About Mary Hiland

Need a keynote speaker? Want a workshop that will wow your conference attendees? Been looking for just the right person to present a sensational sensitivity session? Mary Hiland is an “Advanced Communicator” in toastmasters International, a member of World Champion’s Edge, and is an experienced public speaker.

Battelle Darby, 14 of 19 Metro Parks

The attraction of this park for me was that many of the trails were not paved but grass only. We were able to walk for 3 miles without any stress or pain in my back or leg. In addition, despite the sign that warned “No Pets,” I took Dora’s harness off and let her lead the way. There was absolutely no one else around, and she had the time of her life. Sometimes, it seemed as though she didn’t quite understand why she wasn’t dragging me around, but once she got the idea, her tail almost wagged itself off. I should have titled this post “Waggin’ Trail.”

Little yellow flowers all over the place and tall grasses on one side of the trail and shorter varieties on the other interested Dan, along with the huge butterflies that were constantly fluttering up as we tromped by, apparently disturbing their naps.

We had no maps, but Dan could see how one trail would loop into another and how one seemed to have a serpentine design through the field. After Dan’s fitness device announced that we had walked 3 miles, we thought we should try to figure out where the heck we were, and more importantly, where the car was. That was the most adventurous part of this hike, as tall grasses, butterflies, and an almost silent ambiance were the only features. If you want a get-away park to walk in, this is the one. All 3 of us enjoyed it without the attractions of some of the other parks we’ve visited, such as overlooks, climbing walls, beautiful lakes, and challenging hills. You can tell how relaxed Dora and I are in this photo.

Here’s what the internet says about this park.

Battelle Darby Creek features more than 7000 acres of forest prairies and wetlands. It stretches along 13 miles of the Big and Little Darby Creeks, both state and national scenic rivers. Besides the areas surrounding the creeks, there are also over 1600 acres of restored wetlands and prairies. Bison have been re-introduced to the park and roam freely within two and closed pastures.

14 Trails are listed

miles – moderate – hike – grass Three connected trails through prairies and wetlands.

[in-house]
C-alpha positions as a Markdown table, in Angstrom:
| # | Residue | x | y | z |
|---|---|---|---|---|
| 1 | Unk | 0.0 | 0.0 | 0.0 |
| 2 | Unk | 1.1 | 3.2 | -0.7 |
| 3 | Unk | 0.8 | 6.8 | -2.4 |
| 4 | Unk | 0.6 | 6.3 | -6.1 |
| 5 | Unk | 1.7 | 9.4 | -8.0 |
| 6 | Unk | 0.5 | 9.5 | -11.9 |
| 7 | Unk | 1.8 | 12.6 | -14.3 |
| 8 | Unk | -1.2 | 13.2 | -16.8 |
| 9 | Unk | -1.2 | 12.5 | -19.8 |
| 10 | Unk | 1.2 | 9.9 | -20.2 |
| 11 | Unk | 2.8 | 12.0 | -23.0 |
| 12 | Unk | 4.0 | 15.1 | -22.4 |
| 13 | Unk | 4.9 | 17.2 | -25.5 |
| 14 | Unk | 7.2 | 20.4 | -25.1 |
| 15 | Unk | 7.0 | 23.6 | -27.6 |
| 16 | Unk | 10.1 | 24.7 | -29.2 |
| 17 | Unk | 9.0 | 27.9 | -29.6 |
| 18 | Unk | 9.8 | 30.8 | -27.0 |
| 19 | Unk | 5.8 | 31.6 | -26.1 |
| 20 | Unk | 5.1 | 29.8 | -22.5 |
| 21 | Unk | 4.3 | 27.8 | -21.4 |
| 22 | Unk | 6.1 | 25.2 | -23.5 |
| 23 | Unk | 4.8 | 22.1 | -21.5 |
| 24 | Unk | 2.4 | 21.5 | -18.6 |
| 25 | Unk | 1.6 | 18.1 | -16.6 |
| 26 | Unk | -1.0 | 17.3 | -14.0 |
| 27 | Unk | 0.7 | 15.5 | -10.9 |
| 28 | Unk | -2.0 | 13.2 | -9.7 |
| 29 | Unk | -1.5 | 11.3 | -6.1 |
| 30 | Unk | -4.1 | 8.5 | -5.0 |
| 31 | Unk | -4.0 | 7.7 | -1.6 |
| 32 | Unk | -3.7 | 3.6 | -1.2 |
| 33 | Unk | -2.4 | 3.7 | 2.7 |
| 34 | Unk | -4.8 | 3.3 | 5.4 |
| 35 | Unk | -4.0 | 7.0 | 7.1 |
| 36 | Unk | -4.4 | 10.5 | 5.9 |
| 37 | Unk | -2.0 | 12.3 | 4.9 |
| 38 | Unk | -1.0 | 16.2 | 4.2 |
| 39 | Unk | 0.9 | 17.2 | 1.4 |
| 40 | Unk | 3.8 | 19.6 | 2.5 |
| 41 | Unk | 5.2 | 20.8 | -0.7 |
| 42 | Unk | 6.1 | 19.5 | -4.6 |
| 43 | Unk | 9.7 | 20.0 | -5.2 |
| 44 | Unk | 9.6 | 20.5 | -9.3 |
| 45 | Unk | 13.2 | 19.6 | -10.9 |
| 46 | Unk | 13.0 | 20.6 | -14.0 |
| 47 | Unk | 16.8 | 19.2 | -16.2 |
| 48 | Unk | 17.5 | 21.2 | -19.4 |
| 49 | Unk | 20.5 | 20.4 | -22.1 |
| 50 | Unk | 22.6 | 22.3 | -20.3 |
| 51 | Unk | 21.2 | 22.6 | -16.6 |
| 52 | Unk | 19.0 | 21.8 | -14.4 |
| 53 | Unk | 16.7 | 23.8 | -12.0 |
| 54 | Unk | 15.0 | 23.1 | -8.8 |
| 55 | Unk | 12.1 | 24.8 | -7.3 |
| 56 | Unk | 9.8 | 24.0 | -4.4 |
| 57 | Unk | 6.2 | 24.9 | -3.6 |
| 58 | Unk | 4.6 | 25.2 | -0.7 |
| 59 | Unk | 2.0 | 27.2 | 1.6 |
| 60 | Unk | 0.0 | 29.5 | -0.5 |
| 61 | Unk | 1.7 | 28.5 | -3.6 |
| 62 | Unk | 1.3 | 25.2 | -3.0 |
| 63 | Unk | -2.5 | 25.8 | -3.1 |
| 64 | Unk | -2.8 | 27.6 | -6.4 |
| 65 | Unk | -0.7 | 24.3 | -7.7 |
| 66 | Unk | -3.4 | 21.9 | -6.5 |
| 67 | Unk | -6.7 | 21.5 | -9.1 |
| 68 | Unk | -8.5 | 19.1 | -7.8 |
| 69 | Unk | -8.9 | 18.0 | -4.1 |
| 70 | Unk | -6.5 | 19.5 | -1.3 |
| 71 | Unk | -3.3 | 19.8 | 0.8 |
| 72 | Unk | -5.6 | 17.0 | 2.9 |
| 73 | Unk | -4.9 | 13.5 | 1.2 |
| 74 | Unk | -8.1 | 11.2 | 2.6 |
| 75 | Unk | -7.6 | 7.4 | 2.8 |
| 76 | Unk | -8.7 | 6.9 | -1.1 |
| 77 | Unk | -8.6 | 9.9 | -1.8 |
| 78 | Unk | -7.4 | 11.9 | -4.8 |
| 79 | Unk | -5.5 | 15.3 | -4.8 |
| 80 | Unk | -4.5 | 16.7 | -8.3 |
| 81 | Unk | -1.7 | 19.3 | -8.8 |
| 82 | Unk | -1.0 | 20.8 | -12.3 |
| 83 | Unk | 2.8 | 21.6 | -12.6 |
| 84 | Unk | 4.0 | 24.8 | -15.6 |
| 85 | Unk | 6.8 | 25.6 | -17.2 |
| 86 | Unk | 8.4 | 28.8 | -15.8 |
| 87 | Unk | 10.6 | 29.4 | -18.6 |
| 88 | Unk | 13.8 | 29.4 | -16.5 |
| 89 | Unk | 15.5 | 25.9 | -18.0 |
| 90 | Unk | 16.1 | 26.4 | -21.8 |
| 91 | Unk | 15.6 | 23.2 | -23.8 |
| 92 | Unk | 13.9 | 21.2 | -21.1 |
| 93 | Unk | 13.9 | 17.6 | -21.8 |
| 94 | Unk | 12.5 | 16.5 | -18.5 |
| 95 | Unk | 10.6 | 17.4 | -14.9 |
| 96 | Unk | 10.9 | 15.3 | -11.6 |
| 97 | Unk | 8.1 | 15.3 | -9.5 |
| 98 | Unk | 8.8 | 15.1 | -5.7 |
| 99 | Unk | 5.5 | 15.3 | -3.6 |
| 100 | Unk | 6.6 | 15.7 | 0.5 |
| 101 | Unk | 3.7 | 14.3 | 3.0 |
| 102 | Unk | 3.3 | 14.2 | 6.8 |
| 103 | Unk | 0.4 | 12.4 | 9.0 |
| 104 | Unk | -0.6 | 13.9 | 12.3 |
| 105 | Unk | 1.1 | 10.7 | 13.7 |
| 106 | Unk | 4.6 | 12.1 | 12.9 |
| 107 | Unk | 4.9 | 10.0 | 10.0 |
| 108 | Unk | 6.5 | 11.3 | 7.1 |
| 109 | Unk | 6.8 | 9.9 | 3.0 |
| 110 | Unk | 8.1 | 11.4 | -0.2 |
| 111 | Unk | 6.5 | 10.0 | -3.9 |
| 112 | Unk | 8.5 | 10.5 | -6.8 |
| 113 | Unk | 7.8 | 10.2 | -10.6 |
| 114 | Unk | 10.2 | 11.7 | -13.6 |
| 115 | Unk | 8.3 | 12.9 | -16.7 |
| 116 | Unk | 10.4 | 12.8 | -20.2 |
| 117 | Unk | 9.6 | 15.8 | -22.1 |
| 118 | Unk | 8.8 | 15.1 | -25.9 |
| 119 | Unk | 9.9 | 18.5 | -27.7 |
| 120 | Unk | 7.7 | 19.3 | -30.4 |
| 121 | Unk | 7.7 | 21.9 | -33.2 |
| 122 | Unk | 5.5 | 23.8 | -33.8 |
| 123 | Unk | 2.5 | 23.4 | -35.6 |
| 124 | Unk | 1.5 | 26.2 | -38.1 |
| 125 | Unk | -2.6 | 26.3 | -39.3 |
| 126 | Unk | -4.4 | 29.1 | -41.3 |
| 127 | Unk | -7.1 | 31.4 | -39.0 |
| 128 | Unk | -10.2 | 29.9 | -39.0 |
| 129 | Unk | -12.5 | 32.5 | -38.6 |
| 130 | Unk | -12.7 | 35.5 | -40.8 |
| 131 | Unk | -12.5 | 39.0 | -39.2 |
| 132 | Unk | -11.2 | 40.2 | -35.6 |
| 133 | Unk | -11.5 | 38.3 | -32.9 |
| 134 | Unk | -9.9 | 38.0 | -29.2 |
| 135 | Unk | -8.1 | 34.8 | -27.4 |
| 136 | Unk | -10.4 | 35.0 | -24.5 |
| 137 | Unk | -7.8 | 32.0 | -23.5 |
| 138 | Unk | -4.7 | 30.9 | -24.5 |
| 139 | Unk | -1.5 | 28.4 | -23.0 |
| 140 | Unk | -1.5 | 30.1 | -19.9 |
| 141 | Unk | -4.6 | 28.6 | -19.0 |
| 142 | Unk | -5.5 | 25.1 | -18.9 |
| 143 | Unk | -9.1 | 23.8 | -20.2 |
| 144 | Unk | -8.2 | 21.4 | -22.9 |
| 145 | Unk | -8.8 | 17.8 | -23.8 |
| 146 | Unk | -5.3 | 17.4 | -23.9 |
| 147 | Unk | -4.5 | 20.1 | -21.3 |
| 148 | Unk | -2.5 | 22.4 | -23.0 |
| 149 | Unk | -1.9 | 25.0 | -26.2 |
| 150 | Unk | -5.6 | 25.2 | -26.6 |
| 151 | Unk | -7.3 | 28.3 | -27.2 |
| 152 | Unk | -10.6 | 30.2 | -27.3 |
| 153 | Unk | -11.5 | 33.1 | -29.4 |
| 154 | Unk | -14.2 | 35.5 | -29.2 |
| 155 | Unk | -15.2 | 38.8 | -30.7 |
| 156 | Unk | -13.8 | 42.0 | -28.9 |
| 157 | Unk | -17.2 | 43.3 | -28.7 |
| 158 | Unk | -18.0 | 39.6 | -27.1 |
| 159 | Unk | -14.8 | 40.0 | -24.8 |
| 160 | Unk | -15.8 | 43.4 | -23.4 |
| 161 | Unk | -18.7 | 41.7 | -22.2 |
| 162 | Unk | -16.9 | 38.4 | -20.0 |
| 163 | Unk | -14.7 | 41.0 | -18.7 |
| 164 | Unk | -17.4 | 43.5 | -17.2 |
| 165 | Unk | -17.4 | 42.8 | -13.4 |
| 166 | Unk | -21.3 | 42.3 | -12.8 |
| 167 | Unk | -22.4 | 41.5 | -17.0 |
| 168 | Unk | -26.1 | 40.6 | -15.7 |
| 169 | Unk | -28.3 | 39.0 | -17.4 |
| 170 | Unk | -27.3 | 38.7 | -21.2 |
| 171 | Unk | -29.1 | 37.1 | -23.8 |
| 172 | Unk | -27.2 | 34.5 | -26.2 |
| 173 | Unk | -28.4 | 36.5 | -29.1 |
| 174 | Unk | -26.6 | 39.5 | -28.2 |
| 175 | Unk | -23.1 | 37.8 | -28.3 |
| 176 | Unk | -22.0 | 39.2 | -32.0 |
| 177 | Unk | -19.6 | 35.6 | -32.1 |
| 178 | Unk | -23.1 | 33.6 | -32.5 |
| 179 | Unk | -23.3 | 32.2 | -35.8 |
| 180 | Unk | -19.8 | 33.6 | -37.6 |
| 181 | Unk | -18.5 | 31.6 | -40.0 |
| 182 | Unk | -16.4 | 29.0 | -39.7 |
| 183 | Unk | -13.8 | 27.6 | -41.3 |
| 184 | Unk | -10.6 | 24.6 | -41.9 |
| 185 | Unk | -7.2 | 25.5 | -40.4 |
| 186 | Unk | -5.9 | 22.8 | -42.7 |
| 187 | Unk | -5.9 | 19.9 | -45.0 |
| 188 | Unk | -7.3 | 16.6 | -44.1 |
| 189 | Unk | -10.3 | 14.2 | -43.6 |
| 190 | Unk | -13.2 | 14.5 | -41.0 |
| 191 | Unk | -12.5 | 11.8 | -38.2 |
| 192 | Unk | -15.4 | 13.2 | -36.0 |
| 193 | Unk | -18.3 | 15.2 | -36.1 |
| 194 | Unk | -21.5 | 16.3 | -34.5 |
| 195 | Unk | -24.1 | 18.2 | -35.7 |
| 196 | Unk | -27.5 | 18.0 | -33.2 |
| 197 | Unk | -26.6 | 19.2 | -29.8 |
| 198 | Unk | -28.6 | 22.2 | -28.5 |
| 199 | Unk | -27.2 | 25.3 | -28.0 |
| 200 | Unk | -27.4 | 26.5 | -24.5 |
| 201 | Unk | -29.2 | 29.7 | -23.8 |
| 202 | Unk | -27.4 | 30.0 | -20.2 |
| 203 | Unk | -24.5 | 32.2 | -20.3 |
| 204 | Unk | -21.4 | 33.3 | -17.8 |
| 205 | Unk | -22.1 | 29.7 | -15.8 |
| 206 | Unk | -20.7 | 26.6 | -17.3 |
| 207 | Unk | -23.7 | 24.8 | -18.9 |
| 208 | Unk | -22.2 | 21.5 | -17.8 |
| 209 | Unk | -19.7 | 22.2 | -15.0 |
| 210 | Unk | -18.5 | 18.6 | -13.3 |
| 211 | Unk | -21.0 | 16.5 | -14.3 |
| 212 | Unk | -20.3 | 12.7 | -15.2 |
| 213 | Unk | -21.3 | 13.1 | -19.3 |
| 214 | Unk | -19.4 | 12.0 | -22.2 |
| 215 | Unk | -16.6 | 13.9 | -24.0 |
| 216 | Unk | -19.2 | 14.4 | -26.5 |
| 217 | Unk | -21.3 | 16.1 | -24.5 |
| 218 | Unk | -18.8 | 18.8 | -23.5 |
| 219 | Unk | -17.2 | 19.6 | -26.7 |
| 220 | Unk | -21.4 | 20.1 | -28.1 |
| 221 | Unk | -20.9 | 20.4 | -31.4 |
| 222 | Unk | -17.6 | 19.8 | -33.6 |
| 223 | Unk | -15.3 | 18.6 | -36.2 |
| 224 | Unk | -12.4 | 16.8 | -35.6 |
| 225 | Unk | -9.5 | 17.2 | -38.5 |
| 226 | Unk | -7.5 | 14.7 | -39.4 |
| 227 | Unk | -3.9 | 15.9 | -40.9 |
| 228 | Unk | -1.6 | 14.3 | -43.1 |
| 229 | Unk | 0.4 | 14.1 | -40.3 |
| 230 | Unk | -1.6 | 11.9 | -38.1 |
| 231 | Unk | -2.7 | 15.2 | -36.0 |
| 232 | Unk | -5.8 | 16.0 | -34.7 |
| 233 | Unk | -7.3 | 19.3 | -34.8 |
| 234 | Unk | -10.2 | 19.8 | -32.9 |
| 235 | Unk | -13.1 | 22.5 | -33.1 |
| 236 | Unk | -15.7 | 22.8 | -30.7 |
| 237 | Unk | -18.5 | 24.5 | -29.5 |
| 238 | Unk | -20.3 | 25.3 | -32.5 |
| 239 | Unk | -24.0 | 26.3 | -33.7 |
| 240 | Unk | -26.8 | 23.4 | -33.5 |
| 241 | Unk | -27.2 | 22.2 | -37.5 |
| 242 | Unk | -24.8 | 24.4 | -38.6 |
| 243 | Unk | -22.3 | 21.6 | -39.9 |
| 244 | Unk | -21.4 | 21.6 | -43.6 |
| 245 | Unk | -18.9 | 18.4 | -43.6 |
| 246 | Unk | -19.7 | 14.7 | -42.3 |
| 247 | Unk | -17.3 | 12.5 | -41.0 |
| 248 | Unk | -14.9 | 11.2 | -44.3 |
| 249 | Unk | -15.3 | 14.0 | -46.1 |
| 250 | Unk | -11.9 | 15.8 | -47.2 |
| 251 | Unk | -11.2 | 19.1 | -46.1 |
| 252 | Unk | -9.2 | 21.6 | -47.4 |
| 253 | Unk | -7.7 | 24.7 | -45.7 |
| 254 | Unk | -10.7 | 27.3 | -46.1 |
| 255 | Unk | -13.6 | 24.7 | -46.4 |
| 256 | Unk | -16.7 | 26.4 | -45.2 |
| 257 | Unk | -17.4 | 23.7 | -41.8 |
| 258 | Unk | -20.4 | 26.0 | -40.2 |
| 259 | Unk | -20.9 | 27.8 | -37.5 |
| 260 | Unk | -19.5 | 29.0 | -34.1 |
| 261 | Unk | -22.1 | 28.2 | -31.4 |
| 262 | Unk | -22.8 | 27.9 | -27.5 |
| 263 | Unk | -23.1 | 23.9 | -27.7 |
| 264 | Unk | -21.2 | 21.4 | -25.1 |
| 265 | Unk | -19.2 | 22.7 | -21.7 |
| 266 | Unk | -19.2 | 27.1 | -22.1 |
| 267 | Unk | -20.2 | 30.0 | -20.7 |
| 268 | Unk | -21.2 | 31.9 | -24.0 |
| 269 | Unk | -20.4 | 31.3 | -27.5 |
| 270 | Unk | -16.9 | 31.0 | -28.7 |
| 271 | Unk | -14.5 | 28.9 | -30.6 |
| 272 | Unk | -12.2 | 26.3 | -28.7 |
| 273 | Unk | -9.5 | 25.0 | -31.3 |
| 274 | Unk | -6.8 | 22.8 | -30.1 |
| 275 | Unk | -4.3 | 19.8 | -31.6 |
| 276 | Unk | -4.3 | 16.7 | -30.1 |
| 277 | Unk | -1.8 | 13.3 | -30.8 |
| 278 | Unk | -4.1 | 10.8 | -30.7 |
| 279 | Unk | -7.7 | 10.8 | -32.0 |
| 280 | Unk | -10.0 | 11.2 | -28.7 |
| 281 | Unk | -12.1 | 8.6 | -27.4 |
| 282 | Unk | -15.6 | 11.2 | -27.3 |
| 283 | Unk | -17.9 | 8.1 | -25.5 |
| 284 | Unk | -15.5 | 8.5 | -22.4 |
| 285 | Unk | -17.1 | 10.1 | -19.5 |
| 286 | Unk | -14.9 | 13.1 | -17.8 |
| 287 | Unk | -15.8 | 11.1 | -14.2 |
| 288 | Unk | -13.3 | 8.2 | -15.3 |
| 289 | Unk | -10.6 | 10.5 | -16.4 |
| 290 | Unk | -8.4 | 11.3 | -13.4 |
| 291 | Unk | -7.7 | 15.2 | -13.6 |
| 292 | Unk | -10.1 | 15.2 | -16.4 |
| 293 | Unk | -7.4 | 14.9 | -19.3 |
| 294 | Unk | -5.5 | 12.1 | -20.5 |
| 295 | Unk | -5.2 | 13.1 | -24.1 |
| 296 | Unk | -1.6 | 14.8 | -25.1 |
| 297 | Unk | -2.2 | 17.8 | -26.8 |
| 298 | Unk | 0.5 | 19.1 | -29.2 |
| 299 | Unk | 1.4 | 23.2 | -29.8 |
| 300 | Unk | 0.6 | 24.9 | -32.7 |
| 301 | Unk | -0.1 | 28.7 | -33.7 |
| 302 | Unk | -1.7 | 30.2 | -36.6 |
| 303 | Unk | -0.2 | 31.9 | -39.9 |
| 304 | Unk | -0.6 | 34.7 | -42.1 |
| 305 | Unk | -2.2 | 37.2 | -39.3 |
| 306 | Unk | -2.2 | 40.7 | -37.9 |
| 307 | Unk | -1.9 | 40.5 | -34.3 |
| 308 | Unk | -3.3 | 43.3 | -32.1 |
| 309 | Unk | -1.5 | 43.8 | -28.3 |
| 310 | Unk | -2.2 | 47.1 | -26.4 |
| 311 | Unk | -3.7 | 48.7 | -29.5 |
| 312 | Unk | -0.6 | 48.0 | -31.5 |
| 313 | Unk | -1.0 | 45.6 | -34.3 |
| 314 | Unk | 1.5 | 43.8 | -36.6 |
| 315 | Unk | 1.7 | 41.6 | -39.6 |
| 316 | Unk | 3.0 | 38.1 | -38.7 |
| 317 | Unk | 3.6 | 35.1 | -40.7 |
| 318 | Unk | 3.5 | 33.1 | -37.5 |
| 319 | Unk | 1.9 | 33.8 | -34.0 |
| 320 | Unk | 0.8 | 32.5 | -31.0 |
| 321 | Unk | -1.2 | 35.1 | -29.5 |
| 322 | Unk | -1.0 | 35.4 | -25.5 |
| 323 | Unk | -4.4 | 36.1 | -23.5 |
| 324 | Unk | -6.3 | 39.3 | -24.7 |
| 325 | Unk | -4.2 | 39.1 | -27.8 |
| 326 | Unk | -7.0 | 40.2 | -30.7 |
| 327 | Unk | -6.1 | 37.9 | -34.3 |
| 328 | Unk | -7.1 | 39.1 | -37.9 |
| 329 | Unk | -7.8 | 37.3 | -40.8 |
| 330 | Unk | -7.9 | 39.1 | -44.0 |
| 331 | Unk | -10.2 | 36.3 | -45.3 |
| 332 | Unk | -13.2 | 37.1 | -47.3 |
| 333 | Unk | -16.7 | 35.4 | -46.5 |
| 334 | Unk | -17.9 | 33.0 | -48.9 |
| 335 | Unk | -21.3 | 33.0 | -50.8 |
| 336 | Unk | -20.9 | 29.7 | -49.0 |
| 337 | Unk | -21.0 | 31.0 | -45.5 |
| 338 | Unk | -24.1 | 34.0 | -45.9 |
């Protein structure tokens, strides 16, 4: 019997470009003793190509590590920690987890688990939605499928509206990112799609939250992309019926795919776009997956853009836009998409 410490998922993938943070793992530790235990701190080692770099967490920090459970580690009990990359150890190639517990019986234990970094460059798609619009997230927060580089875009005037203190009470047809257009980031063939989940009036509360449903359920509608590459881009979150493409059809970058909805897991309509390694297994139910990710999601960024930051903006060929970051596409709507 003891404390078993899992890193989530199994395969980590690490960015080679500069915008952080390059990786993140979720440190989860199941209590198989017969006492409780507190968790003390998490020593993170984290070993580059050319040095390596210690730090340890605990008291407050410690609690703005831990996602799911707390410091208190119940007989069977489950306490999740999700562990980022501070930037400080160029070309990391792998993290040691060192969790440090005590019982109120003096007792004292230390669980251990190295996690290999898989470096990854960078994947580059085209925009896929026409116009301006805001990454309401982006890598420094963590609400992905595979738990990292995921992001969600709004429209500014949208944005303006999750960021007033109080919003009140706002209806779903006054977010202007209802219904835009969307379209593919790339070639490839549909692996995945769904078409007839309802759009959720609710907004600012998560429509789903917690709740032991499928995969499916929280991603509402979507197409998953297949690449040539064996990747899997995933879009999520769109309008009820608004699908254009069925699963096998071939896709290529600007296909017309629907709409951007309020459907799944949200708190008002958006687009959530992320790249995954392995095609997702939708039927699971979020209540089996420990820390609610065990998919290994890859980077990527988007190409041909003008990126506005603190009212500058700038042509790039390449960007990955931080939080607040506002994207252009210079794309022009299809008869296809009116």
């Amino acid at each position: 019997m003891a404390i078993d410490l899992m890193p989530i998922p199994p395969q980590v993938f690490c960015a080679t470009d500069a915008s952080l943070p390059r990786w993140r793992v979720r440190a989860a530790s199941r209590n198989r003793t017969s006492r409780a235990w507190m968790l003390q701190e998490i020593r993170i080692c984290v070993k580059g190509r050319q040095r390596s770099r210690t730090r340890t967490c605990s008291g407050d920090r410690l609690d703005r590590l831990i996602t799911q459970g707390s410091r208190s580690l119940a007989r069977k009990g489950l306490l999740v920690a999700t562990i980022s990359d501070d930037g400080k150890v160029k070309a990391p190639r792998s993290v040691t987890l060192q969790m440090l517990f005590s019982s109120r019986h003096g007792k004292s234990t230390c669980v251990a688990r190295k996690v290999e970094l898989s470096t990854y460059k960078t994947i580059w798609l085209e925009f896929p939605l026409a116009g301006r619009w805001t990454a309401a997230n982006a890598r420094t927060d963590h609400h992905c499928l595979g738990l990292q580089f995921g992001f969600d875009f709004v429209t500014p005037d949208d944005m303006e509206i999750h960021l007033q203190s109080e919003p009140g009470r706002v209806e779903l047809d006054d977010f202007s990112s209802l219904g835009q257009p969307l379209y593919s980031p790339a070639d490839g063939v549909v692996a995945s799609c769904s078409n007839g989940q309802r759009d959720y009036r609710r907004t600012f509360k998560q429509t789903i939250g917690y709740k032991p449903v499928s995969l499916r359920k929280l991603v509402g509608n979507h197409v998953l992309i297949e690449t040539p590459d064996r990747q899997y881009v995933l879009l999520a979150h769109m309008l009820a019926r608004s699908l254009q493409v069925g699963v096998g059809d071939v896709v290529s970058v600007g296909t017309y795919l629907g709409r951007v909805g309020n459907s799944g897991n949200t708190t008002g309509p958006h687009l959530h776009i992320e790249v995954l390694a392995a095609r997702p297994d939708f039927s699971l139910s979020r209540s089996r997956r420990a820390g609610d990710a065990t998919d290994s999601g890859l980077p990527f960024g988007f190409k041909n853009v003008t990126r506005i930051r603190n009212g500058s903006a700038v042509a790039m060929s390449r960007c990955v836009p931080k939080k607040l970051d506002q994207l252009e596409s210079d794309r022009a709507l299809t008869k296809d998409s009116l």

We did the Harrier Loop, Rail Way & Teal

Trails, which were very easy and were possibly the wetlands, given that there was a boardwalk over one section.

This is one I’d like to go back to and try another of the many trails. 5 more parks to go.

Mary Hiland

Author of

The Bumpy Road to Assisted Living: a Daughter’s Memoir

And

Insight Out: One Blind Woman’s View of Her Life

Available at www.dldbooks.com/maryhiland

www.seeingitmyway.com

3 Parks in 1 day

Three Parks in One Day

So far, Dan, Dora, and I have walked/hiked in 10 of the 19 Metro Parks in the Columbus area. Although we did not attempt to walk every foot of every trail, we did manage an average of 3.5 miles per park. I was satisfied with the distances, given that lately, I’ve been experiencing a return of a grumpy Sacroiliac. So as we traveled northwest of Columbus toward our next adventure, Homestead Park near Hilliard, I wondered if my leg would behave. I hoped I wouldn’t be the party-pooper and have to leave before Dan and Dora had had a good walk.

Lucky for me, we hit 2 in 1. Homestead Park is where Heritage Trail begins or ends, depending on where you start. We walked a very short distance on a paved path at Homestead. Paved paths are the most painful for me, so I was delighted to have the diversion of exploring a train car, as pictured here. Sad that we don’t have train service in Columbus, but I remember riding them as a kid. The train car was preserved to be displayed there to add to the “rails to trails” concept of Heritage Park. A paved path that ran for miles is popular with cyclists and walkers who are out for a good flat surface to run, jog, walk, or cycle. But there isn’t much to entertain you along the way, or so I assume. The closest we got to experiencing that was to walk into the covered bridge, pictured here. We chatted with a very pleasant ranger who was happy to inform us about the two parks. He told us that the big structure that looks like a bubble is the Bo Jackson Sports Facility. One of the benefits of making the rounds of our Metro Parks is that we feel like tourists, discovering the little known fun facts about the area.